• In Star Control II, Mycon Deep Children reshape planets they collide with, stimulating their volcanic activity to the point where it's comfortable for Mycons - obviously, since they enjoy temperatures above 600 Kelvins, it's less than comfortable for pretty much everyone else. Mycons don't seem to care.
  • In Spore, you can deterraform planets of an enemy empire to reduce the level of colony that planet can maintain (especially effective against enemy home-worlds, as it reduces them from thriving T-3s with extra settlements, to a basic T-2 with two settlements at best). Empires will regard this as an act of war. More in line with this trope, the Grox, Enemy to All Living Things, can be killed by terraforming their planets.
  • Phazon from the Metroid Prime subseries tends to do this. It turns out to be Sentient Phlebotinum that originates from the planet Phaze, which deliberatly seeds the universe with phazon meteors.
  • The Korath Clan in Galactic Civilizations 2 prefer to eliminate a planet's entire biosphere. They can then colonize the resulted toxic world.
  • All K-D Labs RTS games employ combat terraforming to some extent. All sides in Perimeter and two sides in Maelstrom can terraform the battlefield to create passages and so on. Both sides in Perimeter 2 (Exosus being waterborn, Comeback being landlubbers) and Hai-Genti in Maelstrom instead make parts of land inhabitable only for themselves.
  • In Lost Planet: Extreme Condition NEVEC is planning to terraform E.D.N. III in a way that would instantly thaw out the planet and kill the native Akrids and the rebelling colonists. Fortunately Wayne discovers an alternative that won't fry the colonists and by Lost Planet 2, ten years later, most of the frozen wastes of E.D.N. III have been replaced by deserts and jungles, and several new Akrid species are coming out of hibernation.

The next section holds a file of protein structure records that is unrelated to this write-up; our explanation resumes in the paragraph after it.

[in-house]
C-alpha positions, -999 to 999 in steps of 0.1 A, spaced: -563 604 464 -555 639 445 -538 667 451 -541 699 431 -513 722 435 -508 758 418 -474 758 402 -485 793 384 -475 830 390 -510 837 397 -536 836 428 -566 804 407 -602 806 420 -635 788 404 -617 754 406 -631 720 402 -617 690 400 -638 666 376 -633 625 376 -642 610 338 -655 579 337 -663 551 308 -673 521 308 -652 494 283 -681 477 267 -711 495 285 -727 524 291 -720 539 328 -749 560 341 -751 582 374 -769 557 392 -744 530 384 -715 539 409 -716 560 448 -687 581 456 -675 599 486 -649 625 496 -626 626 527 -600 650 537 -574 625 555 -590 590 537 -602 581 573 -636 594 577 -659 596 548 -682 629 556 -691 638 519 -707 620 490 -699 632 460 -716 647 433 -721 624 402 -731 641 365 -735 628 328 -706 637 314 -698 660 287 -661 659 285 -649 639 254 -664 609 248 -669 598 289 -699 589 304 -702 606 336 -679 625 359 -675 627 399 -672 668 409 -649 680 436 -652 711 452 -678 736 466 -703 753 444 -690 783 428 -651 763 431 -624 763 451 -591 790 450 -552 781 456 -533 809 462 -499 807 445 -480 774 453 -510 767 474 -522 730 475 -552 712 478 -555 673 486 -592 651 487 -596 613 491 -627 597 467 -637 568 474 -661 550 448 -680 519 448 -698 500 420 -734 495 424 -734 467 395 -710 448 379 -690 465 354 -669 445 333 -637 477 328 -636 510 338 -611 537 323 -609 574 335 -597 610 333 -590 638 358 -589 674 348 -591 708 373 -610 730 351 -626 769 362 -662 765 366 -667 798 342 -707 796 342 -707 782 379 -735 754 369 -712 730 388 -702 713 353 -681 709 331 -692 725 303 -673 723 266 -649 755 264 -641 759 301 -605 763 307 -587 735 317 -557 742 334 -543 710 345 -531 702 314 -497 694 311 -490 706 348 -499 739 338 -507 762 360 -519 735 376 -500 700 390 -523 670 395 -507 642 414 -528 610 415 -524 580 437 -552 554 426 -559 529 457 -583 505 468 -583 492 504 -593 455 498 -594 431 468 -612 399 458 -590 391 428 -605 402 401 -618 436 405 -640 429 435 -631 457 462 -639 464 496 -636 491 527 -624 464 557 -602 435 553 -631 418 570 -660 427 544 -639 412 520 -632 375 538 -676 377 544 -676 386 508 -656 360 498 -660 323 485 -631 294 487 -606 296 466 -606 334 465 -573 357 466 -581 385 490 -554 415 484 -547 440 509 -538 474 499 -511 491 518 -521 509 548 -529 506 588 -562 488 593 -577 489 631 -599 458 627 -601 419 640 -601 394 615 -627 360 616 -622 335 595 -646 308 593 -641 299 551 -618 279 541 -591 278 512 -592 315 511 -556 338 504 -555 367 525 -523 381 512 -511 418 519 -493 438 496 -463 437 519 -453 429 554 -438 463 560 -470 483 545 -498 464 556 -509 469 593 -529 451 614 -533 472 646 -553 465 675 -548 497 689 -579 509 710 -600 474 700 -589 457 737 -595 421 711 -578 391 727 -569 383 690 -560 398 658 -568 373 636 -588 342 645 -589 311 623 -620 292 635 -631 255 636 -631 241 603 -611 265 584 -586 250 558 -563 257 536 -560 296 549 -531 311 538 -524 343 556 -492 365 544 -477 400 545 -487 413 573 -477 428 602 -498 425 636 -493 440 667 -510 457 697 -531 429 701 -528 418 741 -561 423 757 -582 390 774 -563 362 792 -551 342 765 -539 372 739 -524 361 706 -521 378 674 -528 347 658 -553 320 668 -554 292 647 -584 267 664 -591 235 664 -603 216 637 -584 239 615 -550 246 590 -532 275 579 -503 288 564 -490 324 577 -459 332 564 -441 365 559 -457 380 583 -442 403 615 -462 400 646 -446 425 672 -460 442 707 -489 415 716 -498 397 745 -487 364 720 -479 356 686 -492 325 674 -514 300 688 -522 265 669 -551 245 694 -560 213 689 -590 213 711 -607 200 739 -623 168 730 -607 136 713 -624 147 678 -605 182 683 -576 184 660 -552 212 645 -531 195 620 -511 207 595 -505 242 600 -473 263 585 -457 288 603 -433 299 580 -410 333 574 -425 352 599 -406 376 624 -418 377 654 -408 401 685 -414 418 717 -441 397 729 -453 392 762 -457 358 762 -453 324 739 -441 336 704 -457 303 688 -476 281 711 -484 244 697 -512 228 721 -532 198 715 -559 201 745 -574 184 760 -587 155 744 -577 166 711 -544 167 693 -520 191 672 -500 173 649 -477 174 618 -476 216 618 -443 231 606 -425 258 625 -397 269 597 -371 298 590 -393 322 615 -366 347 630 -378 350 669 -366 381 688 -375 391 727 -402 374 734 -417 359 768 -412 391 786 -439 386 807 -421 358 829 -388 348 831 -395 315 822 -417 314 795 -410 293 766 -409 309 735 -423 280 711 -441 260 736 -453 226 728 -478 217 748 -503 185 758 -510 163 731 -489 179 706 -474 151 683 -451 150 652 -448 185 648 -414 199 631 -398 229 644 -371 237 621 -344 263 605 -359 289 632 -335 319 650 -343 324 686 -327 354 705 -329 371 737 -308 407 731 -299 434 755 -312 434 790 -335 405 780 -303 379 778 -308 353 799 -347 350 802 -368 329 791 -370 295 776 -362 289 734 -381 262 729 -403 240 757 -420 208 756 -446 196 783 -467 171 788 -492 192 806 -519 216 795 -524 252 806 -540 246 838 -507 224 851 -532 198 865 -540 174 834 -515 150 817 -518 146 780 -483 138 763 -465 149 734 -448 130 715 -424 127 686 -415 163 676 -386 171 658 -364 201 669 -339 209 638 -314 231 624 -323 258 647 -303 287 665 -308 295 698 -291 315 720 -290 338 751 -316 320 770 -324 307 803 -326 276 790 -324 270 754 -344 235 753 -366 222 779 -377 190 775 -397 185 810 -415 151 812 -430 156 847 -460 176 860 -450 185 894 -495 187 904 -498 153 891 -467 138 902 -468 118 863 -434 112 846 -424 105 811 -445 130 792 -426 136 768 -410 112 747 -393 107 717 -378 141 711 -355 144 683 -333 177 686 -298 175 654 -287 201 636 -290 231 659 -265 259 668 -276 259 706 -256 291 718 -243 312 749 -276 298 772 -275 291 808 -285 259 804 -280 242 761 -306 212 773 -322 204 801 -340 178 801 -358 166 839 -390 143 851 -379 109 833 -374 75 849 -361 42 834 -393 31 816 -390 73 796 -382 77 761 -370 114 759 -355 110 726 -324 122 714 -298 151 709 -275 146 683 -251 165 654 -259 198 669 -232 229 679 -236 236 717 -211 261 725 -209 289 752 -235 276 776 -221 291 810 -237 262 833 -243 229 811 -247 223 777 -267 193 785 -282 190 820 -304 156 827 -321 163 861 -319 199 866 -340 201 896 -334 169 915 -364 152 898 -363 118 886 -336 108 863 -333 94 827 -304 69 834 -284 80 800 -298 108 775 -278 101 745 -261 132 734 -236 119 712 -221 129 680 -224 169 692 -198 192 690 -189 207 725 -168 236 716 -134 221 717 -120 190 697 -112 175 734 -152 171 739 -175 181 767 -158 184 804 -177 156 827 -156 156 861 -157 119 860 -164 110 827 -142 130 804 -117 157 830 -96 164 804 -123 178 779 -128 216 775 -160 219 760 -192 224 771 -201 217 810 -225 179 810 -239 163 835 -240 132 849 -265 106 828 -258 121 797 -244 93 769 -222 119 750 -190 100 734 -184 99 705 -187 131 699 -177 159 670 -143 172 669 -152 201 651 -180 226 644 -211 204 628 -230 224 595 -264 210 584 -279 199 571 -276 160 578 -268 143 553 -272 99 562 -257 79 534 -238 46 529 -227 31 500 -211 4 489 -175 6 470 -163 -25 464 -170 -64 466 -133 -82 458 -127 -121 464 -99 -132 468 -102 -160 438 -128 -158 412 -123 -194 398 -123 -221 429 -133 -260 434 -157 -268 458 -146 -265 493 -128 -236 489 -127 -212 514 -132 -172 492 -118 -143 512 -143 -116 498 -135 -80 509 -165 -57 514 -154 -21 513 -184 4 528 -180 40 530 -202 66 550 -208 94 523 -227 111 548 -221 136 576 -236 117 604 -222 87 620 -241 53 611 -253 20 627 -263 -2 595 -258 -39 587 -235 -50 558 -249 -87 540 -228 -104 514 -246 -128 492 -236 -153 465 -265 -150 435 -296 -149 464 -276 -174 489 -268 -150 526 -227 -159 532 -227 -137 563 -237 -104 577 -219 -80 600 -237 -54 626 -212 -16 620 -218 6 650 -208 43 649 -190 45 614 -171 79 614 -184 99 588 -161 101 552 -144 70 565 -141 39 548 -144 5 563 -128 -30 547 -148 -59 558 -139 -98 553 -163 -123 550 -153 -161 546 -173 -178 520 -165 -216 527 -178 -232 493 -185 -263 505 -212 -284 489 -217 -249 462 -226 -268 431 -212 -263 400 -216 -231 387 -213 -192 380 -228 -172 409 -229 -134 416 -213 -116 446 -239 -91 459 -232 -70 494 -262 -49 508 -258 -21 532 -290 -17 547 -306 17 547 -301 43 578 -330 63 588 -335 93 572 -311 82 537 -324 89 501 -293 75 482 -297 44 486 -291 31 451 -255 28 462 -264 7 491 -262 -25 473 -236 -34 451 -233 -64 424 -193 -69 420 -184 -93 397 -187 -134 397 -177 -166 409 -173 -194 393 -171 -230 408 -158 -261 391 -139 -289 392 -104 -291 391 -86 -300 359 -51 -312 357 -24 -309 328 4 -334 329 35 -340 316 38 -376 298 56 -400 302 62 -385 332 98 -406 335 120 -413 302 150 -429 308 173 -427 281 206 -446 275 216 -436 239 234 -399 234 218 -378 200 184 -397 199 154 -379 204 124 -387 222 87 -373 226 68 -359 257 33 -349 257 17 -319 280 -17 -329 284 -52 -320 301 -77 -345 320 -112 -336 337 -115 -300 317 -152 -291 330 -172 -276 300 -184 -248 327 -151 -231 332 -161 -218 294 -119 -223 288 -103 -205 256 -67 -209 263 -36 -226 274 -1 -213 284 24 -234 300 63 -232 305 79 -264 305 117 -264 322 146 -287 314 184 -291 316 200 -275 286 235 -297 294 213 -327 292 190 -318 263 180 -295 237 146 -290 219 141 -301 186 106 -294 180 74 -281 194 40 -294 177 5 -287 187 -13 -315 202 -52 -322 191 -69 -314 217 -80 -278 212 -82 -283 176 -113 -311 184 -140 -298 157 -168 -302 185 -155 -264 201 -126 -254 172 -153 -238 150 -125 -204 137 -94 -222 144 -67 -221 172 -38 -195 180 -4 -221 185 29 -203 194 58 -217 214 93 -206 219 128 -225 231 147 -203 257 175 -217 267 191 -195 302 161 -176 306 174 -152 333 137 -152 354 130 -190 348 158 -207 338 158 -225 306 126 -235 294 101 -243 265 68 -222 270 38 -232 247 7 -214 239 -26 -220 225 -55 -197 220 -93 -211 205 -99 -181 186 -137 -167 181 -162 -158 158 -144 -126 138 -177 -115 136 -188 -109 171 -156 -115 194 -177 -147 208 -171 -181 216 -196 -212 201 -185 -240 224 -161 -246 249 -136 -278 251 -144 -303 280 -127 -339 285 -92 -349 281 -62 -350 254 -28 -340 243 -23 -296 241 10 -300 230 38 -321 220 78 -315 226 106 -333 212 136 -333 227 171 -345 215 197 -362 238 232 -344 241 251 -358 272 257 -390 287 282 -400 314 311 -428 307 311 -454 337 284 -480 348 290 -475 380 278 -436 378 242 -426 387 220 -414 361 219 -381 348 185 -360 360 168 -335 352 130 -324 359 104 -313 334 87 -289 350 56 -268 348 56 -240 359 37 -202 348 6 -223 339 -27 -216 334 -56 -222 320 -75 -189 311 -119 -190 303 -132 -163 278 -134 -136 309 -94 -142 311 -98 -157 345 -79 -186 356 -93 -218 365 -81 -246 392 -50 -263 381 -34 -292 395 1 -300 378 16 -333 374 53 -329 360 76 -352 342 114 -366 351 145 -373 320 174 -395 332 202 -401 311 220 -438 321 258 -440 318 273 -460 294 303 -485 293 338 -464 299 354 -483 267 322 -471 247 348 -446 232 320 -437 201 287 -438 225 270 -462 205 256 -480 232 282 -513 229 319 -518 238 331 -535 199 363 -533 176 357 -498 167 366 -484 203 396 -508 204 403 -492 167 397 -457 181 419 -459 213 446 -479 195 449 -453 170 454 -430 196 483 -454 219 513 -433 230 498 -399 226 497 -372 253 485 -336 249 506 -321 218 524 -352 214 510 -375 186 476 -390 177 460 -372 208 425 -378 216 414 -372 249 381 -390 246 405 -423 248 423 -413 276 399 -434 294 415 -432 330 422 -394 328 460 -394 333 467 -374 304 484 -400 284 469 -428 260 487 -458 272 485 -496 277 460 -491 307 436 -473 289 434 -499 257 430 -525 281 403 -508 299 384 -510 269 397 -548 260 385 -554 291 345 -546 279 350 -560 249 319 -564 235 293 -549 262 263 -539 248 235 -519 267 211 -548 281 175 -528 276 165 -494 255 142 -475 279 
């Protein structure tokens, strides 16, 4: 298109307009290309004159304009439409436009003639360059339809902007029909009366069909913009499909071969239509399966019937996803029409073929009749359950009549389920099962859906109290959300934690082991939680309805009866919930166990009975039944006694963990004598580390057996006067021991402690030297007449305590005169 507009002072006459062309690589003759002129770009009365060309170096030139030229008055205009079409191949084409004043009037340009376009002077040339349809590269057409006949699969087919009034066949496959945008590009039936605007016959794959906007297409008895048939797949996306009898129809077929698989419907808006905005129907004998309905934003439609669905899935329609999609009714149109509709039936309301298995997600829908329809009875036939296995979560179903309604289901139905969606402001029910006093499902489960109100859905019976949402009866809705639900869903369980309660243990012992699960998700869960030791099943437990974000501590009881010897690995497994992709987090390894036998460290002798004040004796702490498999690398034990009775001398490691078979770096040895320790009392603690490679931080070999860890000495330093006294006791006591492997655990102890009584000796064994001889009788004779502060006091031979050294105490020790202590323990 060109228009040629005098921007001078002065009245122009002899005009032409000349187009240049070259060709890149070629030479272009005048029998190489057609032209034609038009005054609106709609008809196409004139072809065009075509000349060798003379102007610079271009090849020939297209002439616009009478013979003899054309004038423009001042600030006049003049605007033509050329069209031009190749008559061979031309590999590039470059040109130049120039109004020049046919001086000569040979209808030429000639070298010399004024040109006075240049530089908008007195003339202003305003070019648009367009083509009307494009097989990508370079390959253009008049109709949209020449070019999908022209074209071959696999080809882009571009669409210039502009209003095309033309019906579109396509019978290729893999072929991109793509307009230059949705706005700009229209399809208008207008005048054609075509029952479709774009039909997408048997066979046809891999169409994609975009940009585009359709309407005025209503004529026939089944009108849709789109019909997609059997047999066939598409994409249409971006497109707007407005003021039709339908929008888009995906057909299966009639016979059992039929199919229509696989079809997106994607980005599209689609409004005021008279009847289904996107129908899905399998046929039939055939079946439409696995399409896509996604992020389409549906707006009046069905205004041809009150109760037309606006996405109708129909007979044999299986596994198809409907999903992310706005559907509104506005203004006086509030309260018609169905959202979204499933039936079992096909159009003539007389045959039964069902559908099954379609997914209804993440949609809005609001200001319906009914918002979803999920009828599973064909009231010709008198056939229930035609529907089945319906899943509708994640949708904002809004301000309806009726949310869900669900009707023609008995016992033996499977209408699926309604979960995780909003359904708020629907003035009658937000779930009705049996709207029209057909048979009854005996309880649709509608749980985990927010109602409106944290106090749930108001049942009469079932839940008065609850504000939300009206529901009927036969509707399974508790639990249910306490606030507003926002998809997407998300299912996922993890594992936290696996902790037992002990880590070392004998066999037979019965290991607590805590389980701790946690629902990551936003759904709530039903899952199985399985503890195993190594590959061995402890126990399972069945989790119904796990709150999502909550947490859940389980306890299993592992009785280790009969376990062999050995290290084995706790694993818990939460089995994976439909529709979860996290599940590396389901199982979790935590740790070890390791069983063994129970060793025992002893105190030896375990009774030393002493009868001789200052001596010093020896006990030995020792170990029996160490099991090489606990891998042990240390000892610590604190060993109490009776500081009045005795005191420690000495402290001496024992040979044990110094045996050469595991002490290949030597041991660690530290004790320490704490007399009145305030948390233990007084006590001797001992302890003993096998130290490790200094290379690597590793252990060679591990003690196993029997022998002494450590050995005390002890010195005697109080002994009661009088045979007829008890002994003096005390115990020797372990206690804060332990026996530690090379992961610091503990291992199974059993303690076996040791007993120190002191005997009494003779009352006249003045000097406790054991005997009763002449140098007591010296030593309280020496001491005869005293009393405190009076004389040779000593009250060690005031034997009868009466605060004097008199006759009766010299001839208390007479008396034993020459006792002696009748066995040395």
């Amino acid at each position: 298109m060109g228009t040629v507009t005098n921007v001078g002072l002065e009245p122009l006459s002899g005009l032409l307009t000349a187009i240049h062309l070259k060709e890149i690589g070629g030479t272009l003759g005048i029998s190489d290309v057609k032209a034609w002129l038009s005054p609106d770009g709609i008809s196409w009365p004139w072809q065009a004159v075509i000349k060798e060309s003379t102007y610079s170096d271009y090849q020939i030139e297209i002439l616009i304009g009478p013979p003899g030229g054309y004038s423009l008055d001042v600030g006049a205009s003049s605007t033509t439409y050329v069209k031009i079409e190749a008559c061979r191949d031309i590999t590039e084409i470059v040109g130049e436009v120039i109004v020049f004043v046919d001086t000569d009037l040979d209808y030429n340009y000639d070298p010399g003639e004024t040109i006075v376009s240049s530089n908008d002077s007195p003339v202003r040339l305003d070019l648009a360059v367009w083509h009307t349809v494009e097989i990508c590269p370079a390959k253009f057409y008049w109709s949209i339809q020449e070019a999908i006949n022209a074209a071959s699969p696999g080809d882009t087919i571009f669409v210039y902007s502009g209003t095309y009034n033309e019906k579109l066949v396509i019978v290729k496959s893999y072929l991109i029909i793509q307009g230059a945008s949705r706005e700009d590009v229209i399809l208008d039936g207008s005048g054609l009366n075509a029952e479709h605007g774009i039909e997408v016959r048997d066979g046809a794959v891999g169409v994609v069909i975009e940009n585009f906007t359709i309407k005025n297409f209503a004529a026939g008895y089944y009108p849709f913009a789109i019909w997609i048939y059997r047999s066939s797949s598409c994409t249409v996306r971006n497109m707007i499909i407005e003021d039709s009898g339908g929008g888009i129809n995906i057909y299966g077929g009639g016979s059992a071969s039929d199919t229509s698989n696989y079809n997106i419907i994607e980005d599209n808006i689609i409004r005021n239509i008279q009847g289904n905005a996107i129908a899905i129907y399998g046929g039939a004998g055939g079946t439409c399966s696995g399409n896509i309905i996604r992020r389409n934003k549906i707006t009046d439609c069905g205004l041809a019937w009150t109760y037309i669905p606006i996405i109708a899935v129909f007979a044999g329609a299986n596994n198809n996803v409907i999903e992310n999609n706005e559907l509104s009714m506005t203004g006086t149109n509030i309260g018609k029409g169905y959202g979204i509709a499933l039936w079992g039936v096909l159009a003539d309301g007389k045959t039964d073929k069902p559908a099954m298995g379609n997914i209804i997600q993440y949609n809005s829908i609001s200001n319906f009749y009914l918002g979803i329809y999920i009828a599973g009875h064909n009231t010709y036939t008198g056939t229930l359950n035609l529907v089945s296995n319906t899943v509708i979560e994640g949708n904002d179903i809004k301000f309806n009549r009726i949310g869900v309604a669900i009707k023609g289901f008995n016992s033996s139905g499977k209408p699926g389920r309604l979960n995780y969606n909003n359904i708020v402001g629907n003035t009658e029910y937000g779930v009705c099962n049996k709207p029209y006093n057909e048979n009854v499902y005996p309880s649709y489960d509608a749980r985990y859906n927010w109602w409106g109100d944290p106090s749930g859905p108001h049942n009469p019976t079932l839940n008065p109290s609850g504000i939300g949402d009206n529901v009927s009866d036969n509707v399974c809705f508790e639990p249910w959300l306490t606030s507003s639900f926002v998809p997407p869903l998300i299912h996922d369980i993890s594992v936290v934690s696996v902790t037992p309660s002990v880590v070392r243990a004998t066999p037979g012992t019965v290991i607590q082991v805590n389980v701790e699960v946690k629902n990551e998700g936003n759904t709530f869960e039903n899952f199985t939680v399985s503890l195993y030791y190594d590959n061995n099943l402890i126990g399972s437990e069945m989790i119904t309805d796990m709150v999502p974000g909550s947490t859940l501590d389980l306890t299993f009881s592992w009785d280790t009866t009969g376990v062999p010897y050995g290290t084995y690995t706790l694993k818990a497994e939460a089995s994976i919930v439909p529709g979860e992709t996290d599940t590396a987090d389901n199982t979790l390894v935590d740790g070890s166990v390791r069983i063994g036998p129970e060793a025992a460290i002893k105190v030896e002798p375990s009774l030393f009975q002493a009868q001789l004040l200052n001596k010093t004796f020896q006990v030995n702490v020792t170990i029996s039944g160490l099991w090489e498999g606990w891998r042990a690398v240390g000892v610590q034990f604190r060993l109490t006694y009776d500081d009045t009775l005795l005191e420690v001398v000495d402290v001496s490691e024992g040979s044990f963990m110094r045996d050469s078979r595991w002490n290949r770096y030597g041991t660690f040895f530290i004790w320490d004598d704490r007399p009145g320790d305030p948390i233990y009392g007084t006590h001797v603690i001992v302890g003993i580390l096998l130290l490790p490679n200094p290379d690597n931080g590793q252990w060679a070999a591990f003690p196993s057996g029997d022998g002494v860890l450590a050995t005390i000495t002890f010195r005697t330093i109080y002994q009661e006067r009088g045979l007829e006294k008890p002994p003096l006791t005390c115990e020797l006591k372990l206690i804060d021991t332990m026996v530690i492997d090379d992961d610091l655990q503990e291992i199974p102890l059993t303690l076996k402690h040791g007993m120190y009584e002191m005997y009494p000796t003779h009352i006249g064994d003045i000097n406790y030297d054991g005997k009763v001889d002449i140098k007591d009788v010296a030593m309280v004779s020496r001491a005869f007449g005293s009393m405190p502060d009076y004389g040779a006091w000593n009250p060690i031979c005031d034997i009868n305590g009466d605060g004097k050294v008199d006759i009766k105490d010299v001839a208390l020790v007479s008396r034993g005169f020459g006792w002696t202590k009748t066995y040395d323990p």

• In Stars! Claim Adjuster trait can undo enemy terraforming via Retro Bombs. Claim Adjuster races also can use Orbital Adjuster on a planet without conquering it, and Packet Physics races terraform planets they bombard with mineral packets. If environmental requirements of the sides are different (frequently, as it's 3 independent values), it's deterraforming for the target.
  • In Haegemonia: The Solon Legacy, high-level spies can reverse-terraform enemy planets. It's not permanent (the enemy can simply terraform it back if they have the tech) but as planet quality is the primary factor in maximum planet population, killing off a few hundred million colonists or at least inciting revolution due to massive overpopulation with a single spy can really wreck someone's day.

Web Comic

Web Original

  • Orions Arm:
    • Happened on occasion due to many early colonists preferring to adapt to new environments rather than terraform, putting them into conflict with later waves who would rather change the planet than themselves. Most notably when the original Martian Tweaks were forced to leave their homeworld when the atmospheric pressure and oxygen content were raised to intolerable (for them) levels.